An elderly lady was admitted to E.R. with colicky abdominal pain associated with nausea. Clinical examination and laboratory test were unremarkable.
An ultrasound examination and plain abdominal film was requested.
The plain abdominal film showed a moderate dilatation of loops bowel without significant air-fluid levels and two large pelvic calcification suggestive of calcified fibroids. Abdominal ultrasound examination, focused to abdominal cavity, did not detect other diseases besides the fibroids,
The abdominal wall without clinical suspicion or visible or palpable mass is rarely included in the ultrasound examination.
Owing to persistence of symptoms, for better evaluation an enhanced CT was performed a few days later. This showed, in correspondence of right lower abdominal wall, protrusion of small bowel loop that was not extended to the subcutaneous fat and remained confined to the muscle layers of the abdominal wall; between the right rectus abdominis muscle and transversus abdominis muscles. The localisation of the hernia and the CT findings were suggestive of Spigelian hernia. The diagnosis was confirmed by surgery.
Spiegelian hernia (SH) is a rare acquired hernia, which account for less than 1-2 % of all abdominal hernias. [1-2]
SH occurs on the spigelian fascia, anatomical region between the lateral edge of the rectus abdominus muscle sheath and the semilunaris line. The line marks the transition from the transversus abdominis muscle to its aponeurosis. Most of SH occur below the umbilicus near the arcuate line; where the Spiegel's fascia is widest and has the weakest structure because all layers of aponeurosis, except the transversalis fascia, pass anterior to the rectus abdominis muscle.  This makes it easier for hernias to form, in combination with obesity, increased intra-abdominal pressure, aging, and rapid weight loss.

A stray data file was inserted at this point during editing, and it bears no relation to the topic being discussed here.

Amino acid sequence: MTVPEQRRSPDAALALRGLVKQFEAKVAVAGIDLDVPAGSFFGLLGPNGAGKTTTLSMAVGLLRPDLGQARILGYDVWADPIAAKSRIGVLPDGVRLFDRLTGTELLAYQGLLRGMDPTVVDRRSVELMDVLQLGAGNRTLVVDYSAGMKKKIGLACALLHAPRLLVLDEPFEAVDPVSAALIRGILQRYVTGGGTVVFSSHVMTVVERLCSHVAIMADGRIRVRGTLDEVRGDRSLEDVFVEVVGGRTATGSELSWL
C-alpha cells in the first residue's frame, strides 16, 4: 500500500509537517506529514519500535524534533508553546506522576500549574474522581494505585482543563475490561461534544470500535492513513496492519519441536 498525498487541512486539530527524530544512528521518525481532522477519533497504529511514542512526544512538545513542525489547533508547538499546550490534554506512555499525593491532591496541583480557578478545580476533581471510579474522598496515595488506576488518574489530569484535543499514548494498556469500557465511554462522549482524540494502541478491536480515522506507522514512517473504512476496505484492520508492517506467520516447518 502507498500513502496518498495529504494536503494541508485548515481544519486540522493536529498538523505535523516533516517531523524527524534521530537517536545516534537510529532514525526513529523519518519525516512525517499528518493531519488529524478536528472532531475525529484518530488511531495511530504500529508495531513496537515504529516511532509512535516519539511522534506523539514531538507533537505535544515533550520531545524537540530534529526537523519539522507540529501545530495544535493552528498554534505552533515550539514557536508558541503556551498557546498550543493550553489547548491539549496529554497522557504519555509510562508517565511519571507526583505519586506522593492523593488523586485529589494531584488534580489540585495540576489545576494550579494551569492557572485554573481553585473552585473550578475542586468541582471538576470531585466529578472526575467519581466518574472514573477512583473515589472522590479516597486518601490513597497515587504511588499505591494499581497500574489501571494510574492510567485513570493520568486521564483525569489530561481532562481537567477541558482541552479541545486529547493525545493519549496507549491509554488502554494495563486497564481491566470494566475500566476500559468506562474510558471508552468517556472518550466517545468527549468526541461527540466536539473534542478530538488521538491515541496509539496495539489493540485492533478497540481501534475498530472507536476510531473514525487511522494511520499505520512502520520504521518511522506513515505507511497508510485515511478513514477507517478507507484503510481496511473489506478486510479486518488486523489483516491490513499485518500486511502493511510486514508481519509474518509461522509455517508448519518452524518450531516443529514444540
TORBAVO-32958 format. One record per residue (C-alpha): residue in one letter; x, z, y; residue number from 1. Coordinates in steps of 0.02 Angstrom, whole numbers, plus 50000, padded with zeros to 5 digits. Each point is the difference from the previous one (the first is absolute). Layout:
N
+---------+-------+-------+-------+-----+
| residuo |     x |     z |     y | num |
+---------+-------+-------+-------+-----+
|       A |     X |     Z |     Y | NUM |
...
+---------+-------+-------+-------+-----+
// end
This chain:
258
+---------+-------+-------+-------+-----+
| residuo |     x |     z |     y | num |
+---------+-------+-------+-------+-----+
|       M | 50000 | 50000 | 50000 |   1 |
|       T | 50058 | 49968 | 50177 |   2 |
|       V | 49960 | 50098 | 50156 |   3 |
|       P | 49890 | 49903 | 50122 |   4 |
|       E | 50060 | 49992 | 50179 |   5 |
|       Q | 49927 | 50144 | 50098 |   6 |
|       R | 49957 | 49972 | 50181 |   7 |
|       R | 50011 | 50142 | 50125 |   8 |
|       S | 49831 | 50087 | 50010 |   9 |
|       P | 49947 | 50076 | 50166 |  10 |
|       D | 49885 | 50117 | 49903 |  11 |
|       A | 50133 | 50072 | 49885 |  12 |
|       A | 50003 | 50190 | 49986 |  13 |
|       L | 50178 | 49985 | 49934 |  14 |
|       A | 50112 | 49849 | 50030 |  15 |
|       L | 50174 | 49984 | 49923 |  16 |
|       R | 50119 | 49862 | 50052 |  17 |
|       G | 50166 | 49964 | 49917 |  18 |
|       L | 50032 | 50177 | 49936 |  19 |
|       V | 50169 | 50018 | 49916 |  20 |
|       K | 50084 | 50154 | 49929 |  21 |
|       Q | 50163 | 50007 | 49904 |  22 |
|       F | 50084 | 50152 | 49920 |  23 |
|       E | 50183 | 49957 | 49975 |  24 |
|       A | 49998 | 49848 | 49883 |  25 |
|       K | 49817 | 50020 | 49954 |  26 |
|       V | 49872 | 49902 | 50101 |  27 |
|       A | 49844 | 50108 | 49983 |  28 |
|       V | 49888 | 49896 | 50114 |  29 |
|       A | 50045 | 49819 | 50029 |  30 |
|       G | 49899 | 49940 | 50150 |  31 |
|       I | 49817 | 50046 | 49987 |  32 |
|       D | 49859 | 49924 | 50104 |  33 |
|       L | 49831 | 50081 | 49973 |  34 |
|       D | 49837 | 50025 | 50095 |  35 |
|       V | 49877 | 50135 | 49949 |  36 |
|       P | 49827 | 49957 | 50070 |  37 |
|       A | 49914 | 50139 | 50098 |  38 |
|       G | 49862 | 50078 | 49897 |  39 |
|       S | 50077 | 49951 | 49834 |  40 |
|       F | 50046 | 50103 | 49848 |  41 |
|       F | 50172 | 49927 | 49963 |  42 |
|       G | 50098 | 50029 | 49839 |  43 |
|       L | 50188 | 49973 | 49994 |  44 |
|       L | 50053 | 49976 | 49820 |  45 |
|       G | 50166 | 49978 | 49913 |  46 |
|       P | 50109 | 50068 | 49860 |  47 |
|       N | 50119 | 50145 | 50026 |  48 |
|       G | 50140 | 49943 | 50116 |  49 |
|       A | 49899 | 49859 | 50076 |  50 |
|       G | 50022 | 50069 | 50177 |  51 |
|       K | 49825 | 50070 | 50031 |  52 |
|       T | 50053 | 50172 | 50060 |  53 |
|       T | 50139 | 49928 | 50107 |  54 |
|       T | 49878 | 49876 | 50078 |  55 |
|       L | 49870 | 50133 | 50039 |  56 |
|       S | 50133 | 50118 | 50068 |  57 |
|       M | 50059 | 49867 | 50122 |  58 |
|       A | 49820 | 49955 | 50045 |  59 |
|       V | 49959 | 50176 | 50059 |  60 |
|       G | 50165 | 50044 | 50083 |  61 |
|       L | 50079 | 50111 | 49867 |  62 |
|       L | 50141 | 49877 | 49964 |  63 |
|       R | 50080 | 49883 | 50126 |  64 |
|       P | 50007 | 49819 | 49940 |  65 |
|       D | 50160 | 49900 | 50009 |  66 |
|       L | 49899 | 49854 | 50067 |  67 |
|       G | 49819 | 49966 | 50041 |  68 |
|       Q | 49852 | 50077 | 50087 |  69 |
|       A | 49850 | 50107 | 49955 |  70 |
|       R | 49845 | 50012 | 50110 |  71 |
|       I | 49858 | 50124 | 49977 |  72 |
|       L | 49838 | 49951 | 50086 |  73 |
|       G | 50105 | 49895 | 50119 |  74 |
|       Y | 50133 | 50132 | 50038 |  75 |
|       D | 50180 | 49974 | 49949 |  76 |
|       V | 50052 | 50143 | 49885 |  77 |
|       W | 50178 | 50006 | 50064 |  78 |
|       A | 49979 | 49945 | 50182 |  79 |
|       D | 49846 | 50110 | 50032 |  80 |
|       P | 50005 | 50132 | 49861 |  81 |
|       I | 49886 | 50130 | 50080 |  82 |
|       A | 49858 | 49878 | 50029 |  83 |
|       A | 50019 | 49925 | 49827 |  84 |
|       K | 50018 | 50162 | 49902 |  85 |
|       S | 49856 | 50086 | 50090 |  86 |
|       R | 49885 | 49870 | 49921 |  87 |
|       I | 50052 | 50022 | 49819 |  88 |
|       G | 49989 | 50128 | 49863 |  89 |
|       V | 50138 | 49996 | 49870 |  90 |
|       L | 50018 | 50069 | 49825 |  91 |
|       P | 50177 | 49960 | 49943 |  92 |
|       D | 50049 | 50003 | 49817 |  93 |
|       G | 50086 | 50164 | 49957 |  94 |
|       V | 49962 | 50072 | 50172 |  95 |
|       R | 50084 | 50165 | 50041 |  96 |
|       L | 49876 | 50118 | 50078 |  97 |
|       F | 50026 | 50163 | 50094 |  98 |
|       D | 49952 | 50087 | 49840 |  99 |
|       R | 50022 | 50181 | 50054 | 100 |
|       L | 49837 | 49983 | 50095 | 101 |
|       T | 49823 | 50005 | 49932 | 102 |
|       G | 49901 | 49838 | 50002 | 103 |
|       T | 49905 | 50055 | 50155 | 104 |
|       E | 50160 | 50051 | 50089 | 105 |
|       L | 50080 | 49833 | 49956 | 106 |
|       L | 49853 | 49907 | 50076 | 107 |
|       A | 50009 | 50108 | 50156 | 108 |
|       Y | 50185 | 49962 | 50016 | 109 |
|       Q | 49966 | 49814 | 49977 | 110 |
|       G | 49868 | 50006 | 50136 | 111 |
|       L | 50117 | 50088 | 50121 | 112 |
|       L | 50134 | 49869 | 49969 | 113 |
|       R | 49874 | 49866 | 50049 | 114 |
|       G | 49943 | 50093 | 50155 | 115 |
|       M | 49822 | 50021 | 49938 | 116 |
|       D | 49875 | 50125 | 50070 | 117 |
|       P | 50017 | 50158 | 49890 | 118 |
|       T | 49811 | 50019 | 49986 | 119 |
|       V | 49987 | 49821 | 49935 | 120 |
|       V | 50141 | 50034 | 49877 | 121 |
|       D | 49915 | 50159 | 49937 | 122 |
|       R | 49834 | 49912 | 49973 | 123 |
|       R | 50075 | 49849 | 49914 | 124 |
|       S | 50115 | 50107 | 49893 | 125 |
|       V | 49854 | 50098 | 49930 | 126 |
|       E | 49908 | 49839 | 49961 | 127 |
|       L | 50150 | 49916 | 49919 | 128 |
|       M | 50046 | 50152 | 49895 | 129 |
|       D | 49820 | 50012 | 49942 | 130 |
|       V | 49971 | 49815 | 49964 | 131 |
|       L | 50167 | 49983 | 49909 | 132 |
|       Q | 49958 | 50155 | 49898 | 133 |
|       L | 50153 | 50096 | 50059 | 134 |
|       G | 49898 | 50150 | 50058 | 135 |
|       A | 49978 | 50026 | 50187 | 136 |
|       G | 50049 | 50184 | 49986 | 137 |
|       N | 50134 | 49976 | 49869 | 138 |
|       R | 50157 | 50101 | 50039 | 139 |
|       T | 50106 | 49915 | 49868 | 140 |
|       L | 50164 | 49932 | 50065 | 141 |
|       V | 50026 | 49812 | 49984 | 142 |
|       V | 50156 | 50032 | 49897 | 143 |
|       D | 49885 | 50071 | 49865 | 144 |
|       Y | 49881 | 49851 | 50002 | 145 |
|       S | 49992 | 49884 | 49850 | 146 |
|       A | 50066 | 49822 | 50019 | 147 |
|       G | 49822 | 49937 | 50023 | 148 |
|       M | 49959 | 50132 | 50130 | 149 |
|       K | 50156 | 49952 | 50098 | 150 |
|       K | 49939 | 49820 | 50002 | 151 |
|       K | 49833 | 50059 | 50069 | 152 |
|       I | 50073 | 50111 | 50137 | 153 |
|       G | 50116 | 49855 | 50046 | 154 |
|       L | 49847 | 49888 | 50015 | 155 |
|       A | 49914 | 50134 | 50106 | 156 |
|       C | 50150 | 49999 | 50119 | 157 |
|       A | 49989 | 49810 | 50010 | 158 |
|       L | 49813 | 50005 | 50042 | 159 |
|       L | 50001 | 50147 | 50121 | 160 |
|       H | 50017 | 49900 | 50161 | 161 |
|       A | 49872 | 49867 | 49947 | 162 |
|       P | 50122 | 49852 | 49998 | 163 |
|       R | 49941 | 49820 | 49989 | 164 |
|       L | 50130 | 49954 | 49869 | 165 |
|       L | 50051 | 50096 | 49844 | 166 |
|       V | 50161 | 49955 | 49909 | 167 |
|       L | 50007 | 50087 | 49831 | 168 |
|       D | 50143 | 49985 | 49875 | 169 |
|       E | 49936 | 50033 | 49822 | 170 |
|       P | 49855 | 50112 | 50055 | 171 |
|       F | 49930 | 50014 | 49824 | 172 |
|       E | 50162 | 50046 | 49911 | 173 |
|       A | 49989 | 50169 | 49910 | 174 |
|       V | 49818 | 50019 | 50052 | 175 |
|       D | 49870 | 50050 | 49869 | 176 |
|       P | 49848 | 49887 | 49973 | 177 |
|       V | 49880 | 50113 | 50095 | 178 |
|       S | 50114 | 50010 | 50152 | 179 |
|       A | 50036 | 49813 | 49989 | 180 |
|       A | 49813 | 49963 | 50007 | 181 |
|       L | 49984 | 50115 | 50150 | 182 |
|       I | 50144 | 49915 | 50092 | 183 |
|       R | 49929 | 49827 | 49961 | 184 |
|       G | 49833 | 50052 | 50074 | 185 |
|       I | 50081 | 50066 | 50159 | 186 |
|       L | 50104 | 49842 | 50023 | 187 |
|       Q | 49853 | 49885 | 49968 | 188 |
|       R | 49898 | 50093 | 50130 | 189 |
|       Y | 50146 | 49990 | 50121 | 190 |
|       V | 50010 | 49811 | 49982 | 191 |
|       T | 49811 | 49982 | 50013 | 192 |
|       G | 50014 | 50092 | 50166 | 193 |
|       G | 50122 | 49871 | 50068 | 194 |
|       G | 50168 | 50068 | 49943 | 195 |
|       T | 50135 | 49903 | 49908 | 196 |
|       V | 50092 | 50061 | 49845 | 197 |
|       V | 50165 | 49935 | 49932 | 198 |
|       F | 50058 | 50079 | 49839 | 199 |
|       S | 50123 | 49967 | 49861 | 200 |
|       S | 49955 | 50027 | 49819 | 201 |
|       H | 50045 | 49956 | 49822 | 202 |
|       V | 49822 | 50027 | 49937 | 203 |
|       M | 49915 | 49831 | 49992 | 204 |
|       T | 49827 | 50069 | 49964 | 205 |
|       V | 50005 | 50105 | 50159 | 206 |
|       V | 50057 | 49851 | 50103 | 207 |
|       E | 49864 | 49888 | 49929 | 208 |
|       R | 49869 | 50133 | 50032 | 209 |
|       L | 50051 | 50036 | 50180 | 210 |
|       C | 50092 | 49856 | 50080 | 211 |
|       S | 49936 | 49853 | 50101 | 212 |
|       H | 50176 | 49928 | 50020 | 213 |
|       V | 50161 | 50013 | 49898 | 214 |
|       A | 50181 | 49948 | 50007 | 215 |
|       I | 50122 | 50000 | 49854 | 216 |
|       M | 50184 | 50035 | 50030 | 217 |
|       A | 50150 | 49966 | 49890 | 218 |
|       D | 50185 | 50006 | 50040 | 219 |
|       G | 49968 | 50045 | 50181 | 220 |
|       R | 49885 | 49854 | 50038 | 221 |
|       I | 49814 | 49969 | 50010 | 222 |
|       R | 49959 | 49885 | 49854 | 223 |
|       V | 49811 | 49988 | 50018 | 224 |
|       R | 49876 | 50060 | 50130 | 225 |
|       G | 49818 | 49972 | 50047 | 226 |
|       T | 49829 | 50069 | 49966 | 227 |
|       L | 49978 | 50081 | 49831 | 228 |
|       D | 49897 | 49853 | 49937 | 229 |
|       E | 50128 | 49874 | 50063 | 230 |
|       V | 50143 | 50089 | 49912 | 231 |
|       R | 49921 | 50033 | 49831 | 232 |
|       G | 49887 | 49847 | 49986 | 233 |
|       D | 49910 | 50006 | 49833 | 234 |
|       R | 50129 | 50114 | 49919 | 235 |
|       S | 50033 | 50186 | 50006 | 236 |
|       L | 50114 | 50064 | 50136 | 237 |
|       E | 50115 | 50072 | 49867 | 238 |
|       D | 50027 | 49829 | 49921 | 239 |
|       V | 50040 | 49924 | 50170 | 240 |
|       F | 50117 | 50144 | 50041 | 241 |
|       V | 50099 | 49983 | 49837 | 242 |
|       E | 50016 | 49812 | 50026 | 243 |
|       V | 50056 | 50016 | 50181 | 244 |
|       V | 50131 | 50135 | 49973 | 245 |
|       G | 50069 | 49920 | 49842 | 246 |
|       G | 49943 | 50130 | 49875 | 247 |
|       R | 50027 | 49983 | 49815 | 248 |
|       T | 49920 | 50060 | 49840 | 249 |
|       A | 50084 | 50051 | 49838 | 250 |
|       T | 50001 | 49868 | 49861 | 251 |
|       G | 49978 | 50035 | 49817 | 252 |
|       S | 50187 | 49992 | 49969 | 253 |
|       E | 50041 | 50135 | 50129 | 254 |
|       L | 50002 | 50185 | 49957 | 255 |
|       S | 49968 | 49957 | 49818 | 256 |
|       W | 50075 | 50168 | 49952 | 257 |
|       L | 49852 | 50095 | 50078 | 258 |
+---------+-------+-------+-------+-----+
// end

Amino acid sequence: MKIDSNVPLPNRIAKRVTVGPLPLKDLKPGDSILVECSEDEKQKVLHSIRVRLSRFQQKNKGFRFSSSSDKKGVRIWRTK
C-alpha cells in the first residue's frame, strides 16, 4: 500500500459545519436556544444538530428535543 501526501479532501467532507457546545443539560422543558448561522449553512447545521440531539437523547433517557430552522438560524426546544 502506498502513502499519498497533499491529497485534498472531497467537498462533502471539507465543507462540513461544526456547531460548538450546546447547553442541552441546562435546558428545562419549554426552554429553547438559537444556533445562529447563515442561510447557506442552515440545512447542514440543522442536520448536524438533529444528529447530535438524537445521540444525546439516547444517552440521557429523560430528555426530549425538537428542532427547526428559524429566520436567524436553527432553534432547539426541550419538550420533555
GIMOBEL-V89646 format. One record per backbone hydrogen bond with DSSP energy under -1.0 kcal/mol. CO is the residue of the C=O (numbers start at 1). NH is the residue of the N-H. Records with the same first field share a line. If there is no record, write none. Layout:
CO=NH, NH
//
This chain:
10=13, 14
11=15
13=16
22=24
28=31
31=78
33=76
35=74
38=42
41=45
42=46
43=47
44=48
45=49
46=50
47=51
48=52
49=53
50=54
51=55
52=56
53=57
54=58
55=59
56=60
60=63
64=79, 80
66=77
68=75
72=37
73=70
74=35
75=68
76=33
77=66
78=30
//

Typically, the hernia penetrates through a defect of transversalis and internal oblique fascia and frequently is intraparietal, below the subcutaneous fat and contained by the external oblique fascia without obvious mass in the anterior abdominal wall. SH occur in persons between 40 and 70 years of age. No sex or side predilection exists.
SH has no characteristic symptoms, the clinical presentation varies from a well-localised abdominal pain, with or without palpable mass, to vague abdominal discomfort that disappears on lying down. Nausea and vomiting can occur sporadically for traction on omentum trapped within the hernial sac.
If the hernia produces a palpable mass along the spigelian fascia the diagnosis is clinically easy; more difficult to suspect in patients who have no visible or palpable mass 
Imaging techniques can be helpful for the diagnosis.
Barium studies and tangential views of plain X-ray may show bowel loops outside the peritoneal cavity. However, these techniques are not very effective compared with ultrasounds and CT.
Ultrasound is the diagnostic method of choice in evaluating abdominal wall masses and can easily detect the SH and differentiate among abscesses, tumours, lipomas, sebaceous cysts, and haematomas.
The small size of the SH, the frequent intraparietal location and the absence of clinical suspicion for both its rarity and the lack of obvious mass, make this method less diagnostic. 
CT is considered the most reliable technique to the diagnosis since it can evaluate both the abdominal cavity and the abdominal wall and can easier demonstrated the hernial orifice, the sac and the contents of hernia. 
SH should be surgically repaired because of the high risk of strangulation due to the small hernial orifice .
Differential Diagnosis List
Other types of abdominal hernia